People across the region are being encouraged to look in their backyard this Conservation Week to see how they can help protect and nurture our unique wildlife.

Conservation Week runs from 14-22 October and this year the Department of Conservation is trying to get people to convert their love of nature into action.

"We know that the vast majority of New Zealanders (85 per cent) rate conservation as important to them personally, yet still only about one in 10 have actively helped on a conservation project," says acting operations manager for Hawke's Bay Kelly Conway.

"We want to show people that conservation can be done in your own backyard, gardens, parks and marine areas. Even small actions make a big difference.


"Our predator-free vision of ridding the country of rats, stoats and possums by 2050 starts in your own backyard. It's great to see momentum gathering as more communities band together to make their own areas predator free."

Ms Conway says there are plenty of Conservation Week activities to show people how easy and fun it is to get involved.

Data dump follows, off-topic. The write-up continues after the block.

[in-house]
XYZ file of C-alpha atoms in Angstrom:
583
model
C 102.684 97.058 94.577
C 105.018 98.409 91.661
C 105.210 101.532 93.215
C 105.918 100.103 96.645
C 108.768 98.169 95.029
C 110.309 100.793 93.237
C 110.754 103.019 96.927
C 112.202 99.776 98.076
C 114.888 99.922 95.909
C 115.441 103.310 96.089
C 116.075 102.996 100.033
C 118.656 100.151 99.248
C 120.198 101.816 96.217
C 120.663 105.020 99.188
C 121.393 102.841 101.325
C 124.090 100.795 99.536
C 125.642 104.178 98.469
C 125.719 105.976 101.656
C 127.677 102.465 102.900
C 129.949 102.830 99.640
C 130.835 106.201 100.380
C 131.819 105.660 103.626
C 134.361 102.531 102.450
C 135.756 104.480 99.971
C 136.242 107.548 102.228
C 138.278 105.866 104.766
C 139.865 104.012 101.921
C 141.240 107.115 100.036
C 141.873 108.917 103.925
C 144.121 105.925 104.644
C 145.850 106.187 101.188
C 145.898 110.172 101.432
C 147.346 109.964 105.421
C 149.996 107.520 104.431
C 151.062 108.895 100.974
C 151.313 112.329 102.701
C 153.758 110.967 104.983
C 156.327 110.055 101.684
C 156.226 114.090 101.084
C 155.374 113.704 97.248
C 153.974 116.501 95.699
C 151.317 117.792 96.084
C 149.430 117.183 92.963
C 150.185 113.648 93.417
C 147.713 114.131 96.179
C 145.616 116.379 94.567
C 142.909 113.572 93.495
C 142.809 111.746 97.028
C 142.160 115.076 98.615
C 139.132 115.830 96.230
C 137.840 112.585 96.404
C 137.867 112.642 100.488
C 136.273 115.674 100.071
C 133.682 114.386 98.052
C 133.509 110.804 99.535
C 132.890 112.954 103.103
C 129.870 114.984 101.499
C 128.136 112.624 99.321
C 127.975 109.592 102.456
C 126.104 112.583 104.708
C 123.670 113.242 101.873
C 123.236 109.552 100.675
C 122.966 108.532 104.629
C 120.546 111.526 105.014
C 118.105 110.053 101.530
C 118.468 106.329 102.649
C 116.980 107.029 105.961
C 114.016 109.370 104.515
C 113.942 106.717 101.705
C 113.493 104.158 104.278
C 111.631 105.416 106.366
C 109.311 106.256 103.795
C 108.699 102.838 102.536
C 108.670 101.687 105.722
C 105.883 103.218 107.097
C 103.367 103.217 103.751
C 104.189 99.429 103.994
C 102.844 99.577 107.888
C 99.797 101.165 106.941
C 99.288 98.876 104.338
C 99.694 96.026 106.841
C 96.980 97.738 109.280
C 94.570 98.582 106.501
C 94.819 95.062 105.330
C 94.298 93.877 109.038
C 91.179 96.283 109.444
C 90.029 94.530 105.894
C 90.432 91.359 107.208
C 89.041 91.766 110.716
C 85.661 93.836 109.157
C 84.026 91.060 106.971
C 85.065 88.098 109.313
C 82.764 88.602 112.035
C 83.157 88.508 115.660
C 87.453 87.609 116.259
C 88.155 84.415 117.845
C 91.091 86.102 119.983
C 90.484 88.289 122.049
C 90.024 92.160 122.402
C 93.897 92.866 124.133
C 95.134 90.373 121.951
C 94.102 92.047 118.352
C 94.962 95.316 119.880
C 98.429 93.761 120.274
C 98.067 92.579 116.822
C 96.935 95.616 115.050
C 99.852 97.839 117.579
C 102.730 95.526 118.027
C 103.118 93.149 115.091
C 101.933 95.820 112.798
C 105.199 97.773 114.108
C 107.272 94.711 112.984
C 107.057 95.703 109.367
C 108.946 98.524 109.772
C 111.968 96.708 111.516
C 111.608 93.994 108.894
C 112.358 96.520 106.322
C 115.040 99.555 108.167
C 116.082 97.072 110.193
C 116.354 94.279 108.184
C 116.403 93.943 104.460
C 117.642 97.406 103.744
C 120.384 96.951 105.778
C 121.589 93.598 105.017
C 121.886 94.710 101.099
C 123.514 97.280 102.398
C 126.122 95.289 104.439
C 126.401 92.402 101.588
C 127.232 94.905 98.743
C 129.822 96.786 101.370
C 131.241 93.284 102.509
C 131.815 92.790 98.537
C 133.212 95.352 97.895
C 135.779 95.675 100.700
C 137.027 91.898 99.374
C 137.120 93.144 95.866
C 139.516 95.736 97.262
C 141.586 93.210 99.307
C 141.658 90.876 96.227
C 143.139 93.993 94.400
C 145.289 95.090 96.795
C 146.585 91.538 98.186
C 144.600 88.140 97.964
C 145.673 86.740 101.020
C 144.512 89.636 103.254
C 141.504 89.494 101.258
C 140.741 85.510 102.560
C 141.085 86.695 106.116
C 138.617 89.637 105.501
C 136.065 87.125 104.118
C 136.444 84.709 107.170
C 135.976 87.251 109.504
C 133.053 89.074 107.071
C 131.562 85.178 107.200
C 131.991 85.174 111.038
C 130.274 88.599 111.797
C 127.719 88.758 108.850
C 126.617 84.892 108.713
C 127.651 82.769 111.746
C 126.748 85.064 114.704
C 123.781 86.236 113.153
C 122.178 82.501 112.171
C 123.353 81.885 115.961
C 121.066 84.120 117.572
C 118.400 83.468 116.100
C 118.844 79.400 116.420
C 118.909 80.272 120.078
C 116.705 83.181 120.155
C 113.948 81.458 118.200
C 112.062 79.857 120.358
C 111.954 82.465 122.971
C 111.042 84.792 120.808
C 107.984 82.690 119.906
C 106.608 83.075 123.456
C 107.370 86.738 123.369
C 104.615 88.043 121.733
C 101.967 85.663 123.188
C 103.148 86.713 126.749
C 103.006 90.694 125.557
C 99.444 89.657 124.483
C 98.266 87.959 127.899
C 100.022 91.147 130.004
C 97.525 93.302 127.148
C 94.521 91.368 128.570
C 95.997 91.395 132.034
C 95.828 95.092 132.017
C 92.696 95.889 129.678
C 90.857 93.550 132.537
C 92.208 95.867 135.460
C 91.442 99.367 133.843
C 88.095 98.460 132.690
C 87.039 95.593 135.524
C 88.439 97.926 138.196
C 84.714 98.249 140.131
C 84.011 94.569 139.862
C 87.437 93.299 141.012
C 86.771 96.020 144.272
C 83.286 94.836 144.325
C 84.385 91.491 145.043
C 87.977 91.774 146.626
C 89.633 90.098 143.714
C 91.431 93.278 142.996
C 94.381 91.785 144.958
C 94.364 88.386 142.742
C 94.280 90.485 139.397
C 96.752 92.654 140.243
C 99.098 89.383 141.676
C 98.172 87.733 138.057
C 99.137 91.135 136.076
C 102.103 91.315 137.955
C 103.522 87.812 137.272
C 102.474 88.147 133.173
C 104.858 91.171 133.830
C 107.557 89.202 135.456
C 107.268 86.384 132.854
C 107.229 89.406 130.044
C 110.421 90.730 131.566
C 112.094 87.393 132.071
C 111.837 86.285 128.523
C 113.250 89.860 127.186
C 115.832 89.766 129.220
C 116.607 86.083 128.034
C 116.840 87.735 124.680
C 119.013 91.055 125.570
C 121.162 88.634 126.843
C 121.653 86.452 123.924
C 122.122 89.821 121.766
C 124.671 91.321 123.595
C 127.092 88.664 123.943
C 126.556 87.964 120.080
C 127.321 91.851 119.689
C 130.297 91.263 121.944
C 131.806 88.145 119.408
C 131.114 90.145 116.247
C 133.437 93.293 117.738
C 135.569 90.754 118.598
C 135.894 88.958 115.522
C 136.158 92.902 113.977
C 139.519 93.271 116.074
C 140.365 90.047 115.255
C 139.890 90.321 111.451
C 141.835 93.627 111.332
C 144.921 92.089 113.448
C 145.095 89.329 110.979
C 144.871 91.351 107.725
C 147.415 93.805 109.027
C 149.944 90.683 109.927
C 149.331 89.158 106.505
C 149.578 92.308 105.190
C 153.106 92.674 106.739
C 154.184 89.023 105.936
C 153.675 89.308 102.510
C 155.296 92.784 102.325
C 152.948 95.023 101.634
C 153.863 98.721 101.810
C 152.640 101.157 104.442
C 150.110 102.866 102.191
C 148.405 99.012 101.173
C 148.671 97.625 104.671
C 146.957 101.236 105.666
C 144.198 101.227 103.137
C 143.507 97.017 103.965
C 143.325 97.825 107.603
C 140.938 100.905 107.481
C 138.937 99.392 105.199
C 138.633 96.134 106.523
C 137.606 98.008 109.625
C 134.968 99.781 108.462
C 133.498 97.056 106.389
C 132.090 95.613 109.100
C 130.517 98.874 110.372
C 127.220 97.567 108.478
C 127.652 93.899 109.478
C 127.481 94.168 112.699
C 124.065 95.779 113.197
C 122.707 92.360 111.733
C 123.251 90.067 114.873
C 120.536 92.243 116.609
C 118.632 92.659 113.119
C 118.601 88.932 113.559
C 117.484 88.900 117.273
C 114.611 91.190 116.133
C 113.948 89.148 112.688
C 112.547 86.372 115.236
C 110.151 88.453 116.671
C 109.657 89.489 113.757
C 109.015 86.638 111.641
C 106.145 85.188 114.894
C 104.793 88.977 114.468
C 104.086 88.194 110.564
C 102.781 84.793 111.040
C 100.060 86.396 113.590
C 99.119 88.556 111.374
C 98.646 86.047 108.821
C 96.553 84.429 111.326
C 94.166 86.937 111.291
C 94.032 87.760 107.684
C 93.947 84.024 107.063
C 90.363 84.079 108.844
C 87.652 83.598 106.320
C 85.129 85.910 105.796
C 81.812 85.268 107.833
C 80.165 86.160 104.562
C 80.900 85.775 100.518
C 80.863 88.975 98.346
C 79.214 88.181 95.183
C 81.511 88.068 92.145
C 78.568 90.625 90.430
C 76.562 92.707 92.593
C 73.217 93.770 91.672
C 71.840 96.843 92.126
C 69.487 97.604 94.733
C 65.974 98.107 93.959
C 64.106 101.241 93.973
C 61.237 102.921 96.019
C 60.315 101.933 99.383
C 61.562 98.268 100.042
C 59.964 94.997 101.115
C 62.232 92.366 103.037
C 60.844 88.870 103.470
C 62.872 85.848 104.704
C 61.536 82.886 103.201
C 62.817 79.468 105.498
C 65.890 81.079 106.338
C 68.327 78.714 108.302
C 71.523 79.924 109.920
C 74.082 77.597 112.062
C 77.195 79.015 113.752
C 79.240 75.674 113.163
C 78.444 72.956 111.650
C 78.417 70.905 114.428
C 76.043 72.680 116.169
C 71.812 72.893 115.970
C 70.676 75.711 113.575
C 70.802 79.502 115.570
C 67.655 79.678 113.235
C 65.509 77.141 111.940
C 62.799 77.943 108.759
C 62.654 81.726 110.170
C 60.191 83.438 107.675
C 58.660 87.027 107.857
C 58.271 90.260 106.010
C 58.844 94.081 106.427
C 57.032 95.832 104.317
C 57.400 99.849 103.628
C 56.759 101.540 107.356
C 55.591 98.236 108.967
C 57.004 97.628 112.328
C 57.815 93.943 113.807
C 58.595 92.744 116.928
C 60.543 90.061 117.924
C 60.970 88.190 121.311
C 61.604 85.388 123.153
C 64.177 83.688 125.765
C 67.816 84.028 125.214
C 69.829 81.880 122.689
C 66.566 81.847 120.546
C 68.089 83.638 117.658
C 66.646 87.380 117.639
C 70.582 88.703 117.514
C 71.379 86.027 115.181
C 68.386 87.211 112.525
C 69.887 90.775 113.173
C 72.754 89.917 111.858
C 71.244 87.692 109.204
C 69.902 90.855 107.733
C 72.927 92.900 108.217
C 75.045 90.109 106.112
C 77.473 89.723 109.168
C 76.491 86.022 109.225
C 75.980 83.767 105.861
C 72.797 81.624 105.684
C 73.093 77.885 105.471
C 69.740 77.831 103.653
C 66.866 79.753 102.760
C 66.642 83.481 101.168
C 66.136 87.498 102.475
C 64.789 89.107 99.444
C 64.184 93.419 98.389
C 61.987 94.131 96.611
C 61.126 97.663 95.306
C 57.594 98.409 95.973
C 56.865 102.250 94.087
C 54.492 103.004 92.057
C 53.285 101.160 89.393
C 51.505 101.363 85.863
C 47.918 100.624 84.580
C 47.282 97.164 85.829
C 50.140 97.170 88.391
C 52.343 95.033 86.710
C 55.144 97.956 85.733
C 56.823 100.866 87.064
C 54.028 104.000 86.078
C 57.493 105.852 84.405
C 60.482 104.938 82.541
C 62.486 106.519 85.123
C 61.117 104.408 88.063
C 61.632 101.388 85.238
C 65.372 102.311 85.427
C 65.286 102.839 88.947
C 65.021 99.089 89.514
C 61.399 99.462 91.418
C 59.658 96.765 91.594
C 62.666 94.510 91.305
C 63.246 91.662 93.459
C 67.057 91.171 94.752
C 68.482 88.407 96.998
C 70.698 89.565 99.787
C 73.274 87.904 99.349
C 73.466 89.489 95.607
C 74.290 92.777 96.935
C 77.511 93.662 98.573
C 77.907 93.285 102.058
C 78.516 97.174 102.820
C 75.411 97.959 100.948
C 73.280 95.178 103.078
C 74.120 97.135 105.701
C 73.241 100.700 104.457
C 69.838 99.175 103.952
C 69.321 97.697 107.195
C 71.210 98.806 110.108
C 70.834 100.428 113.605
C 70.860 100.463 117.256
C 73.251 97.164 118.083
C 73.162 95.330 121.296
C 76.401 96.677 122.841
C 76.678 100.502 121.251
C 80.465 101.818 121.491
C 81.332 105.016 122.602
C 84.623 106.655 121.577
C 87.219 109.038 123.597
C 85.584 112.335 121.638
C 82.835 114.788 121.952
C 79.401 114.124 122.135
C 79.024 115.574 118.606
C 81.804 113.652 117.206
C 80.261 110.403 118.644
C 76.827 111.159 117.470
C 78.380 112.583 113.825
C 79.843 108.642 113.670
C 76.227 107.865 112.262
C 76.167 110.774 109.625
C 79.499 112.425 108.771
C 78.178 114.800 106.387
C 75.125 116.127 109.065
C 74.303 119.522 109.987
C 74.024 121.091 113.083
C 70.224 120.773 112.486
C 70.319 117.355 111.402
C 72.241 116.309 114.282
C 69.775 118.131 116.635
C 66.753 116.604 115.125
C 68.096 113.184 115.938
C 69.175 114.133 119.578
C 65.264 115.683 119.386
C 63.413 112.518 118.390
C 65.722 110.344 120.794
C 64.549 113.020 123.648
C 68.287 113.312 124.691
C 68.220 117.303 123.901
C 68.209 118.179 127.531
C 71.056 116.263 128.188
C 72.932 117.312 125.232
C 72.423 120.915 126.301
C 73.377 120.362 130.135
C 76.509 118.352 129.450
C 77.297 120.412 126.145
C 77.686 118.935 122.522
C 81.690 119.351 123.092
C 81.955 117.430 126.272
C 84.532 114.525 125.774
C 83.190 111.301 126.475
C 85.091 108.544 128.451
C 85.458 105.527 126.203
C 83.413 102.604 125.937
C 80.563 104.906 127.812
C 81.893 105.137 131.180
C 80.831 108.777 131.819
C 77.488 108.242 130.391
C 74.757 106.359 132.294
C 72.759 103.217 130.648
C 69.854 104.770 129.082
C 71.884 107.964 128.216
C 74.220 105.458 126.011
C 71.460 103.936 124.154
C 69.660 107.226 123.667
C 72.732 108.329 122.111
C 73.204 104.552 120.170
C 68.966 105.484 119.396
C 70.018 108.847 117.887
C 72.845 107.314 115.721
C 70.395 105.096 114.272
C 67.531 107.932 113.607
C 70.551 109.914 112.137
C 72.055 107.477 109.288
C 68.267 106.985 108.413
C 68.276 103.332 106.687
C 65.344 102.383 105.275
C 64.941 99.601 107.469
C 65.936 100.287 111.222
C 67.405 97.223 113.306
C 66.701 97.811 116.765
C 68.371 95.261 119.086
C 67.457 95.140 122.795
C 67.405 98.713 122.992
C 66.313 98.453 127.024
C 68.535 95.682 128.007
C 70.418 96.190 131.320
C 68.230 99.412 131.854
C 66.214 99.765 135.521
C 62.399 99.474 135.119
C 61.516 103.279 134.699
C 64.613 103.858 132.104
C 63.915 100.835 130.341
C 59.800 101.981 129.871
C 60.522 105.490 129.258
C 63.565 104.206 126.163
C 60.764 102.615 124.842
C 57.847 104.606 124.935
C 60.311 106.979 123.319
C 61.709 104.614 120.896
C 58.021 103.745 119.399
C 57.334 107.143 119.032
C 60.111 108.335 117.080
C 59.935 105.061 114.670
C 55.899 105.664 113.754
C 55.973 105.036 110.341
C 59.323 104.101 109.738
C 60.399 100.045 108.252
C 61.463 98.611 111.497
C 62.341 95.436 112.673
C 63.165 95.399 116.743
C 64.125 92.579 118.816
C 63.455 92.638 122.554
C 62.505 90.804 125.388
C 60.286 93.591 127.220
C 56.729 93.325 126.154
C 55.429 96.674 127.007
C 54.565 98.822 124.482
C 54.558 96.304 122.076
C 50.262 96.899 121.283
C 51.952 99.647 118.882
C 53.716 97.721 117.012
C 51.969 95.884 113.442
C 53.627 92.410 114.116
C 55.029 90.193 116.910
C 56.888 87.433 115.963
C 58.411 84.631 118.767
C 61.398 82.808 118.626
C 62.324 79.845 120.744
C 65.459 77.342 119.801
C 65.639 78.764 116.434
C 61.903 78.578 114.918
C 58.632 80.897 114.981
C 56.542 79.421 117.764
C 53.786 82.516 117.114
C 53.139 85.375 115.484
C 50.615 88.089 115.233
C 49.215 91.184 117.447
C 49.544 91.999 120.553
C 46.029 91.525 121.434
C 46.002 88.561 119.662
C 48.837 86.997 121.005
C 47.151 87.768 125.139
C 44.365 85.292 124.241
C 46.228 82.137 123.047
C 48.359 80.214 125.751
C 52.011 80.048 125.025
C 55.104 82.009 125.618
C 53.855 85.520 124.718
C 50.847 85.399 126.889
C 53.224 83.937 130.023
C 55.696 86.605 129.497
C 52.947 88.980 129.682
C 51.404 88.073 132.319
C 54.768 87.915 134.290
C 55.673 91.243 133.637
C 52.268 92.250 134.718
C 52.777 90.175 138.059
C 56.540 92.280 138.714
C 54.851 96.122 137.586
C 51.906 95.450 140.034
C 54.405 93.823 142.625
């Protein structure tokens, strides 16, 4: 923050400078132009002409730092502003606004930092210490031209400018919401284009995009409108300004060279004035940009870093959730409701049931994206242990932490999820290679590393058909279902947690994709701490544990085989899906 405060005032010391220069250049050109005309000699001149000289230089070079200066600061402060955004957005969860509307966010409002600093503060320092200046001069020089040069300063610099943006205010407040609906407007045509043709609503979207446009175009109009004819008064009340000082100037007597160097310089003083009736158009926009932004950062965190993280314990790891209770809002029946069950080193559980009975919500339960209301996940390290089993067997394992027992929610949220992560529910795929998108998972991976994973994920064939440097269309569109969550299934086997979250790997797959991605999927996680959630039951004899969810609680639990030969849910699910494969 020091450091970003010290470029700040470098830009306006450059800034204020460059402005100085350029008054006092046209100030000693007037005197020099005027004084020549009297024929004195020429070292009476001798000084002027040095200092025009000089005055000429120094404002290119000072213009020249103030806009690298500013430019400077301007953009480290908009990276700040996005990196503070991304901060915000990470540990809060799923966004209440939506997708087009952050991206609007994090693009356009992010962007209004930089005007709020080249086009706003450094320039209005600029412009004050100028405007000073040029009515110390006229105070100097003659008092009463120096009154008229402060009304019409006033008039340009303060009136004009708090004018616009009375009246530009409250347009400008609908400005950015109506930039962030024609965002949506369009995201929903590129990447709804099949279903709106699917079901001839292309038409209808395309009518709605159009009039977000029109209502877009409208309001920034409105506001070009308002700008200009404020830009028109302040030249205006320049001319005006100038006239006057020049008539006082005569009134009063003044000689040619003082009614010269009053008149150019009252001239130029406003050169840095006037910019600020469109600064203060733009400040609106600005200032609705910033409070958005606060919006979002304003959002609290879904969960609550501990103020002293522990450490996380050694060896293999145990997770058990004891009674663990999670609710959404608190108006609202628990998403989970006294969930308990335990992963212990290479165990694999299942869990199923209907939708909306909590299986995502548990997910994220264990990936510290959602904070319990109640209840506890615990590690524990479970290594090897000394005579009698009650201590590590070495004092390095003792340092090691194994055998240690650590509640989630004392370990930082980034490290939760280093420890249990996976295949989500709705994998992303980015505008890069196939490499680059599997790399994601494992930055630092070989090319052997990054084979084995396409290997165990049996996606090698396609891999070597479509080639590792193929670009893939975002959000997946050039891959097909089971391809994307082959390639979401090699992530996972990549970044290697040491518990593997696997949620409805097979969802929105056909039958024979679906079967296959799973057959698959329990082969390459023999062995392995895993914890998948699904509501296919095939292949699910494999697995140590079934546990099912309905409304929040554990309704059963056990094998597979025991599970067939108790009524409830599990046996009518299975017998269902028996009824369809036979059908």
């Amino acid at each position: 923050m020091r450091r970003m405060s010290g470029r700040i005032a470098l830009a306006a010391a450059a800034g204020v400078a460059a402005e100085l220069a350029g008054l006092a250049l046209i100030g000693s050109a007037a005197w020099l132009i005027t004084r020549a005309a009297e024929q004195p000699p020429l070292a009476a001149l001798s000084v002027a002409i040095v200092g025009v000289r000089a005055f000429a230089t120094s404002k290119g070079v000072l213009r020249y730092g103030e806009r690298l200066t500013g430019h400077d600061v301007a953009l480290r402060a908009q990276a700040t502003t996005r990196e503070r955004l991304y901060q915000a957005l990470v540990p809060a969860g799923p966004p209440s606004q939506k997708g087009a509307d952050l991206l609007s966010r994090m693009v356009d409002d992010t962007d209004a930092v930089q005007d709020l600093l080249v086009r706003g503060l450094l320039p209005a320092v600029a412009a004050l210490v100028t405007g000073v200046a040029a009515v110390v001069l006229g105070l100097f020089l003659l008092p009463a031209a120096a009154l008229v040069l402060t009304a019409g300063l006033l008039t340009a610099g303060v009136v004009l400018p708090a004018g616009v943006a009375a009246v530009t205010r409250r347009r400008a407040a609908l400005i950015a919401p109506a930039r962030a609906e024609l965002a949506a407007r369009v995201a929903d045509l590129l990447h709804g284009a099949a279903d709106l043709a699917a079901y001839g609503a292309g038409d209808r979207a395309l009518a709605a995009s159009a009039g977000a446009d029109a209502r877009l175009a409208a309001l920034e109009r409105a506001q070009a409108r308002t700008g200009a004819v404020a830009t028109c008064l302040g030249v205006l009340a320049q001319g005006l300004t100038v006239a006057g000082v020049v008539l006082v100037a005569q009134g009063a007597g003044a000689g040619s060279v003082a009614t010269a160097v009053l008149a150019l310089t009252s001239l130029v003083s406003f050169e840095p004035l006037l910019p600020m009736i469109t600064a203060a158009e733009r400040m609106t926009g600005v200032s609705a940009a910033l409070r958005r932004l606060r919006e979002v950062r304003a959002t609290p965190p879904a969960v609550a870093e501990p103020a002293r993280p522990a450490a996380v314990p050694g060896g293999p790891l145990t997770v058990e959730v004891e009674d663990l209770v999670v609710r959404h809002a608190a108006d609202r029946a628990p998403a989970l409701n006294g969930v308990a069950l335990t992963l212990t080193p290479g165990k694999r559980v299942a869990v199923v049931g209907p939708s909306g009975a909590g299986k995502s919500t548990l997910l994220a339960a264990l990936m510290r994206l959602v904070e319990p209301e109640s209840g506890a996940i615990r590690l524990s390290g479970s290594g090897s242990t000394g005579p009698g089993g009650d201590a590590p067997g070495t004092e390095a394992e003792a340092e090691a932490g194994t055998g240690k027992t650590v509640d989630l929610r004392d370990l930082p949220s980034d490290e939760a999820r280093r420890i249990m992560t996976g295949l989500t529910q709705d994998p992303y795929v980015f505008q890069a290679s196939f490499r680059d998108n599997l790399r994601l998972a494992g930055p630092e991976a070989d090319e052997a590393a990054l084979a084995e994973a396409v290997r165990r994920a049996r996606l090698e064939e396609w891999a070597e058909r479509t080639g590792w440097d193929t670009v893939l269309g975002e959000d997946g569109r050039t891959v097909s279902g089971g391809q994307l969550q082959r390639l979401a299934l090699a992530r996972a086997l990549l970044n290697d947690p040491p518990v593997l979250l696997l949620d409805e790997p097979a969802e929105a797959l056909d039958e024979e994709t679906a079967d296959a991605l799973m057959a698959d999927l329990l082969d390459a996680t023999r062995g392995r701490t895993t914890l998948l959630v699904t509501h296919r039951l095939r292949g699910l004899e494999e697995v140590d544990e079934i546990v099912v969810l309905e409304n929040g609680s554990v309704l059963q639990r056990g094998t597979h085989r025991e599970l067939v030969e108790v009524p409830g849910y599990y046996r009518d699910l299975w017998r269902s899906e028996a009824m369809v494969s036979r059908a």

"Getting out and taking care of our nature also has the added benefit of improving health and wellbeing, so it's win-win," says Ms Conway.

"It's great to see DOC's partners also getting involved in Conservation Week. This includes Genesis, who are encouraging kids to take part in a national competition with its Whio Boot Camp online game. As well as being fun, the game teaches players how a whio lives in the wild, eating, running rapids and hopefully avoiding predators.

"Toyota New Zealand are also getting involved. Our Toyota Kiwi Guardians programme connects kids with nature and rewards them with medals. Conservation Week marks the launch of our new waterways clean-up medal, Toa Tiaki Wai."

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